The dead whale calf found on Seacliff State Beach continues to move south with the tide, said Long Marine Lab Marine Mammal Stranding Network lab manager Juli Limon. Scientists are likely unable to perform a necropsy on the carcass because it has decayed significantly since it washed up last week.
Researchers tracking the gray whale carcass that washed up on Seacliff State Beach last week say it’s unlikely that they will be able to perform a necropsy on the 20-plus-foot marine mammal, leaving its cause of death to remain unknown.
The whale calf was first spotted between 5 and 6 p.m. on Oct. 2, at the shore directly in front of the cement ship SS Palo Alto, where the since-demolished Seacliff pier stood for almost a century. By the next day, high tides had swept the corpse back into the ocean, where as of Wednesday it continued to float south.
While large, stranded marine animals typically show signs of an attack, injury or other indications of the cause of death, this one did not. In order to figure out what caused the whale’s death, researchers would need to perform a necropsy — a post-mortem examination of a corpse — for evidence. But at this point, that seems out of the question.
Juli Limon, the lab manager for the Long Marine Lab Marine Mammal Stranding Network, which has led the response, said the whale’s positioning had prevented a necropsy even before it had floated back out into the bay.
She said that the carcass would need to be fully landed on the beach and enough distance away from the waterline so that waves would not be a safety hazard. Since the corpse was within the surf for the majority of the time prior to its drifting back into the ocean, the lab was unable to safely necropsy the whale or get any samples beyond a routine blubber sample, which can provide only basic information about the animal’s life.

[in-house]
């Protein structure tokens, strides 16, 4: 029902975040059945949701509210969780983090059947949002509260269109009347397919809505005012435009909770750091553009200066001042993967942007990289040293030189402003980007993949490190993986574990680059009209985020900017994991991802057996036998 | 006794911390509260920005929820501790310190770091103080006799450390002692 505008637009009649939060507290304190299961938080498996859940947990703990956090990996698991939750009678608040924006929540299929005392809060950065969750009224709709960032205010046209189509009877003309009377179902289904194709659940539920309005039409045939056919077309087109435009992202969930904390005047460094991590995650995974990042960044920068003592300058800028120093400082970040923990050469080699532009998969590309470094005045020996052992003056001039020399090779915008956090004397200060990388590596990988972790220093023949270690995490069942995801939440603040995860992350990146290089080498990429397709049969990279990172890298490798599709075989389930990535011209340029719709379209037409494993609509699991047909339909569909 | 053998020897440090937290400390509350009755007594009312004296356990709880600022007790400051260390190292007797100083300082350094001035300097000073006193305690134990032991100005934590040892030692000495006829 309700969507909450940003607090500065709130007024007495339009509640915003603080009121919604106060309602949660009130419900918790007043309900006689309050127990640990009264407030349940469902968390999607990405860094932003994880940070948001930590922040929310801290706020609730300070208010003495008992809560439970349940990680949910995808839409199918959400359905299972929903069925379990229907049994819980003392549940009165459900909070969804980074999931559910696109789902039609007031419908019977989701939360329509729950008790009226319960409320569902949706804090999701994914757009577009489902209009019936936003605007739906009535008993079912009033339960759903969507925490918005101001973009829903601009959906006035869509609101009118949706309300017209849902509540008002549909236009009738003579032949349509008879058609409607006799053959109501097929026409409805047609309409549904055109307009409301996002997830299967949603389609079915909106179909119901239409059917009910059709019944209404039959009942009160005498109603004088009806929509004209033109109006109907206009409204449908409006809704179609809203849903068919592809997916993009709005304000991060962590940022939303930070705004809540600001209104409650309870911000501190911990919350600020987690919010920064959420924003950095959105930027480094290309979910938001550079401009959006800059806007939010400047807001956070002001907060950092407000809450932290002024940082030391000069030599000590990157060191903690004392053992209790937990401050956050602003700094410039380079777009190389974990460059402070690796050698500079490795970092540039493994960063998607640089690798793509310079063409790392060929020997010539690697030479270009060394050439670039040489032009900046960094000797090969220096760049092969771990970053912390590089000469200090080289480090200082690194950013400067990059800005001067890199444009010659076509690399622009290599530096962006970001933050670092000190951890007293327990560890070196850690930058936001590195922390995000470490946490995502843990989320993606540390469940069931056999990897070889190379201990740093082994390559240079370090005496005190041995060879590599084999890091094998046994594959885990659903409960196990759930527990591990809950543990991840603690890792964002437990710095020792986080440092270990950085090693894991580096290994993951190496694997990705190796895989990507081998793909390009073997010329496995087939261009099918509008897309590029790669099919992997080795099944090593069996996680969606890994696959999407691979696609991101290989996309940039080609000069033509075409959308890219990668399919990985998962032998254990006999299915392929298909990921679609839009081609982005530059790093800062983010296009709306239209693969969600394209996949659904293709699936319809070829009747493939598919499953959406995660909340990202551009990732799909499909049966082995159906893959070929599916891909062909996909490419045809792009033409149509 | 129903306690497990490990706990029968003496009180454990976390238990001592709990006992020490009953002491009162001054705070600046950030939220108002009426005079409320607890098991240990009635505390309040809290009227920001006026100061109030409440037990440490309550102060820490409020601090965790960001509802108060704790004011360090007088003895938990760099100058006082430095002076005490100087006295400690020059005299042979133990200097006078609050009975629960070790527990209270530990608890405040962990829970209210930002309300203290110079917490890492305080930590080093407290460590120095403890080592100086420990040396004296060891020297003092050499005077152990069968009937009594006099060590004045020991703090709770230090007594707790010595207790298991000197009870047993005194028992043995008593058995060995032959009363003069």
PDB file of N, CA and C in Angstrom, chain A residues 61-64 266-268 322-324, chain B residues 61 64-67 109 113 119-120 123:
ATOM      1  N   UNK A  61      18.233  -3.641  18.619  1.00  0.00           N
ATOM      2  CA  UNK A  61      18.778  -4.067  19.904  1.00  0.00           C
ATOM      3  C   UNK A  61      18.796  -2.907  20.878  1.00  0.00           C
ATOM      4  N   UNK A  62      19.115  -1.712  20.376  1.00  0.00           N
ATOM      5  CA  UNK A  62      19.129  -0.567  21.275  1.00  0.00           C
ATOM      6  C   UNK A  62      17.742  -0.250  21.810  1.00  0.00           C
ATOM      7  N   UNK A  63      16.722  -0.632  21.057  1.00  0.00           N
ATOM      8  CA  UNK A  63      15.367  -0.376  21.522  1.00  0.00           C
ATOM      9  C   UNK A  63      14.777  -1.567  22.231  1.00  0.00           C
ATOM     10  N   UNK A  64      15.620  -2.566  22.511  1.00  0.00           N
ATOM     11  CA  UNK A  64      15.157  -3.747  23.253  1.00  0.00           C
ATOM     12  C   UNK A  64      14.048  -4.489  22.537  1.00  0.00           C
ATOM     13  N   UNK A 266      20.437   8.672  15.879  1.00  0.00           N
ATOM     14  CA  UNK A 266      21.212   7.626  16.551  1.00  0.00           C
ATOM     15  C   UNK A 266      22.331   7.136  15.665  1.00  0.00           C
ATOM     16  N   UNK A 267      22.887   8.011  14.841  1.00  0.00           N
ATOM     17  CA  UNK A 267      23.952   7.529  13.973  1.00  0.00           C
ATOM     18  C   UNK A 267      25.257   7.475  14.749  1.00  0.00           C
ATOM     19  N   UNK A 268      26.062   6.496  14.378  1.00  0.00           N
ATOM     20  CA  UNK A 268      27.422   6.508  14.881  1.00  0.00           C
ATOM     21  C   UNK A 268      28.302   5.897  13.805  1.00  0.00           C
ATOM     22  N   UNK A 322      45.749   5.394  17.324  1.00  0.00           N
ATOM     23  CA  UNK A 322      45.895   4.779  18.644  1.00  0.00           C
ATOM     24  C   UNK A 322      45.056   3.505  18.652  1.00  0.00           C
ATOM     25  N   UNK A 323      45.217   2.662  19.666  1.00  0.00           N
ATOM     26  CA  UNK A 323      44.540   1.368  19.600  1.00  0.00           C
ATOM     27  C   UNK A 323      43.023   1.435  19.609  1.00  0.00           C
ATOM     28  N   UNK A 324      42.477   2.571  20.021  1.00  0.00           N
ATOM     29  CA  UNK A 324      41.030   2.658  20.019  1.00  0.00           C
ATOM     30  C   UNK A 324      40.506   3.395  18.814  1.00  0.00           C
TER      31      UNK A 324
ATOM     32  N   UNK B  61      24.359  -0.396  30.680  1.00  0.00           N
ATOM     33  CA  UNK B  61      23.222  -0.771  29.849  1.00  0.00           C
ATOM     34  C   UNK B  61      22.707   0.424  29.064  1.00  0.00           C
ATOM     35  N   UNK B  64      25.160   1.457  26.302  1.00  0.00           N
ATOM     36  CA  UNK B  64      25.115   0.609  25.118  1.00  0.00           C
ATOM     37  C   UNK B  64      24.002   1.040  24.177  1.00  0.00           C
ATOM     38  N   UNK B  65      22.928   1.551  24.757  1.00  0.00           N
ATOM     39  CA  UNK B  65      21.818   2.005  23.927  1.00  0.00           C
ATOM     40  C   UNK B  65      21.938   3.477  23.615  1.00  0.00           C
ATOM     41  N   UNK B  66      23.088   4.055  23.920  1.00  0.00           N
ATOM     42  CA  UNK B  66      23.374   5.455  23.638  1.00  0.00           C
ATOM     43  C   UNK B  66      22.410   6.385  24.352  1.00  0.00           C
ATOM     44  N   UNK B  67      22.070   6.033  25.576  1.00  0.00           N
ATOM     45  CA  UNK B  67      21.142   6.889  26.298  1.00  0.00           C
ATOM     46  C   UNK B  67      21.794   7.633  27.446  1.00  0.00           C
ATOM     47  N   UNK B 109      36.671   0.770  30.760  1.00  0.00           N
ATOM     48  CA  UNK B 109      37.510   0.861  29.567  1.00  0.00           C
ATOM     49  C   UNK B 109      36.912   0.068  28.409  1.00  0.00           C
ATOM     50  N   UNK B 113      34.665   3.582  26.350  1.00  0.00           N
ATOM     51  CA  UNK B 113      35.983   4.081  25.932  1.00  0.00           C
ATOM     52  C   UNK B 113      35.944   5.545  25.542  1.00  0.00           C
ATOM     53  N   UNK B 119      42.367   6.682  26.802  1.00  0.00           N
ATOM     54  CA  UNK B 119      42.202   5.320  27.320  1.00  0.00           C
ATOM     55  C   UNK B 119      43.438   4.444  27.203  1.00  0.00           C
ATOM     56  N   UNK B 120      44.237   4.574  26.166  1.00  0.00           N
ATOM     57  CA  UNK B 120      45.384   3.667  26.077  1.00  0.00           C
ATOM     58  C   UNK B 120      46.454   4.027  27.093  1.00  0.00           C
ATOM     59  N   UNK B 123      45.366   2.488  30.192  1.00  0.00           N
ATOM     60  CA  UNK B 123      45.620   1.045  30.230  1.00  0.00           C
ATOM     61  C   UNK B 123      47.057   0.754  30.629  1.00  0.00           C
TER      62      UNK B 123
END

Limon added that an internal exam is necessary for a robust necropsy. That would include examining tissues, organs and the skeletal system for signs that could help determine the animal’s cause of death.
Some samples of tissues and organs are then examined for signs of trauma, while others are collected to undergo testing for issues such as viruses, toxins, parasites or bacteria. In this instance, however, it appears that it won’t be possible to perform the procedure. Limon said the carcass is “decomposing rapidly and has had severe scavenging,” and scientists obtain the best information when the body is as fresh as possible.
“This is why we rely heavily on the public to report stranded marine mammals when they first spot them,” she said. “Once they start decomposing, our chances to successfully necropsy these animals decreases.”
According to the National Oceanic and Atmospheric Administration, gray whale strandings reached a recent peak in the U.S. in 2019 at 122, but declined to 39 so far this year.
Limon said the lab is monitoring the carcass as it continues to move south with the tide.
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